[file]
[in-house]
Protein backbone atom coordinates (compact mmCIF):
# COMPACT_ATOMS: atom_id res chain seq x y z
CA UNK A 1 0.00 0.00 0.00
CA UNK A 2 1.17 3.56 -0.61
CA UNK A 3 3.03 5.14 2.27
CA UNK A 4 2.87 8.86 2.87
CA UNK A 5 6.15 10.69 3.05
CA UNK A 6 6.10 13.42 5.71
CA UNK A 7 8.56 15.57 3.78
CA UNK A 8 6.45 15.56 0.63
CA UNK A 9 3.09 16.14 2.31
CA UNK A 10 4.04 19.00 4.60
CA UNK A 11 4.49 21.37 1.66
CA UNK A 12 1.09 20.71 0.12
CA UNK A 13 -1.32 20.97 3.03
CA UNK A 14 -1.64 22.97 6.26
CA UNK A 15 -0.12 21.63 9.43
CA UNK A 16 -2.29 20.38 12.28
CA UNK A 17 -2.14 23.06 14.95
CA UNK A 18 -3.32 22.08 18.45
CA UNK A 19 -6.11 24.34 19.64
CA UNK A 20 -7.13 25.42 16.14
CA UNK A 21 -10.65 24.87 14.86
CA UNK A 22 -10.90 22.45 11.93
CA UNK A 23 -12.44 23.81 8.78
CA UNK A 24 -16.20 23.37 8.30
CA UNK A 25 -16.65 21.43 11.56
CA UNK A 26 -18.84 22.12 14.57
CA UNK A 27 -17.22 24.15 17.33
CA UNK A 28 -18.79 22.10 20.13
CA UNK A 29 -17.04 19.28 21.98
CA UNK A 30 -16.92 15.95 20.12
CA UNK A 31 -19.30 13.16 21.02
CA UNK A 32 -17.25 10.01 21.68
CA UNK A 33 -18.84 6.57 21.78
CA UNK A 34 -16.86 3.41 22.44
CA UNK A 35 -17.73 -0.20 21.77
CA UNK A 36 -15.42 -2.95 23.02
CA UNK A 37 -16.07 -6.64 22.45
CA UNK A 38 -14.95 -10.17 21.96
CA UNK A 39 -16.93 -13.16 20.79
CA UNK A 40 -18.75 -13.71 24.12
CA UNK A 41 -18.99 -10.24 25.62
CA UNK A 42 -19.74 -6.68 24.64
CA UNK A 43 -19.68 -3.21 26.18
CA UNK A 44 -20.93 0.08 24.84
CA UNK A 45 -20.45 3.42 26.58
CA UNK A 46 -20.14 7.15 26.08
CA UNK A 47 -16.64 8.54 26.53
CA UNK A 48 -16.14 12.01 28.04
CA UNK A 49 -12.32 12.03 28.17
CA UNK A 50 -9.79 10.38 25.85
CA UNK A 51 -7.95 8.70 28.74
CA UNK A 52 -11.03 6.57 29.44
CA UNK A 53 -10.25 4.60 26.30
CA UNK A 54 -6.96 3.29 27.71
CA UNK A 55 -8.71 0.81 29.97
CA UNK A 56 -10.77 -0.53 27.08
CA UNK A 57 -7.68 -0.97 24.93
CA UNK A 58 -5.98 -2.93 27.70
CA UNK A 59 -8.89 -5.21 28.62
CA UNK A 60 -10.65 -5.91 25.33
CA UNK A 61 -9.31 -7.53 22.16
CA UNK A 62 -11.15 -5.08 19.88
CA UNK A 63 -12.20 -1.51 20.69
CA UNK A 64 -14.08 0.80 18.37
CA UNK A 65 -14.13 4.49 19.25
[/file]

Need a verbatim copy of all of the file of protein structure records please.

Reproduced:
[in-house]
Protein backbone atom coordinates (compact mmCIF):
# COMPACT_ATOMS: atom_id res chain seq x y z
CA UNK A 1 0.00 0.00 0.00
CA UNK A 2 1.17 3.56 -0.61
CA UNK A 3 3.03 5.14 2.27
CA UNK A 4 2.87 8.86 2.87
CA UNK A 5 6.15 10.69 3.05
CA UNK A 6 6.10 13.42 5.71
CA UNK A 7 8.56 15.57 3.78
CA UNK A 8 6.45 15.56 0.63
CA UNK A 9 3.09 16.14 2.31
CA UNK A 10 4.04 19.00 4.60
CA UNK A 11 4.49 21.37 1.66
CA UNK A 12 1.09 20.71 0.12
CA UNK A 13 -1.32 20.97 3.03
CA UNK A 14 -1.64 22.97 6.26
CA UNK A 15 -0.12 21.63 9.43
CA UNK A 16 -2.29 20.38 12.28
CA UNK A 17 -2.14 23.06 14.95
CA UNK A 18 -3.32 22.08 18.45
CA UNK A 19 -6.11 24.34 19.64
CA UNK A 20 -7.13 25.42 16.14
CA UNK A 21 -10.65 24.87 14.86
CA UNK A 22 -10.90 22.45 11.93
CA UNK A 23 -12.44 23.81 8.78
CA UNK A 24 -16.20 23.37 8.30
CA UNK A 25 -16.65 21.43 11.56
CA UNK A 26 -18.84 22.12 14.57
CA UNK A 27 -17.22 24.15 17.33
CA UNK A 28 -18.79 22.10 20.13
CA UNK A 29 -17.04 19.28 21.98
CA UNK A 30 -16.92 15.95 20.12
CA UNK A 31 -19.30 13.16 21.02
CA UNK A 32 -17.25 10.01 21.68
CA UNK A 33 -18.84 6.57 21.78
CA UNK A 34 -16.86 3.41 22.44
CA UNK A 35 -17.73 -0.20 21.77
CA UNK A 36 -15.42 -2.95 23.02
CA UNK A 37 -16.07 -6.64 22.45
CA UNK A 38 -14.95 -10.17 21.96
CA UNK A 39 -16.93 -13.16 20.79
CA UNK A 40 -18.75 -13.71 24.12
CA UNK A 41 -18.99 -10.24 25.62
CA UNK A 42 -19.74 -6.68 24.64
CA UNK A 43 -19.68 -3.21 26.18
CA UNK A 44 -20.93 0.08 24.84
CA UNK A 45 -20.45 3.42 26.58
CA UNK A 46 -20.14 7.15 26.08
CA UNK A 47 -16.64 8.54 26.53
CA UNK A 48 -16.14 12.01 28.04
CA UNK A 49 -12.32 12.03 28.17
CA UNK A 50 -9.79 10.38 25.85
CA UNK A 51 -7.95 8.70 28.74
CA UNK A 52 -11.03 6.57 29.44
CA UNK A 53 -10.25 4.60 26.30
CA UNK A 54 -6.96 3.29 27.71
CA UNK A 55 -8.71 0.81 29.97
CA UNK A 56 -10.77 -0.53 27.08
CA UNK A 57 -7.68 -0.97 24.93
CA UNK A 58 -5.98 -2.93 27.70
CA UNK A 59 -8.89 -5.21 28.62
CA UNK A 60 -10.65 -5.91 25.33
CA UNK A 61 -9.31 -7.53 22.16
CA UNK A 62 -11.15 -5.08 19.88
CA UNK A 63 -12.20 -1.51 20.69
CA UNK A 64 -14.08 0.80 18.37
CA UNK A 65 -14.13 4.49 19.25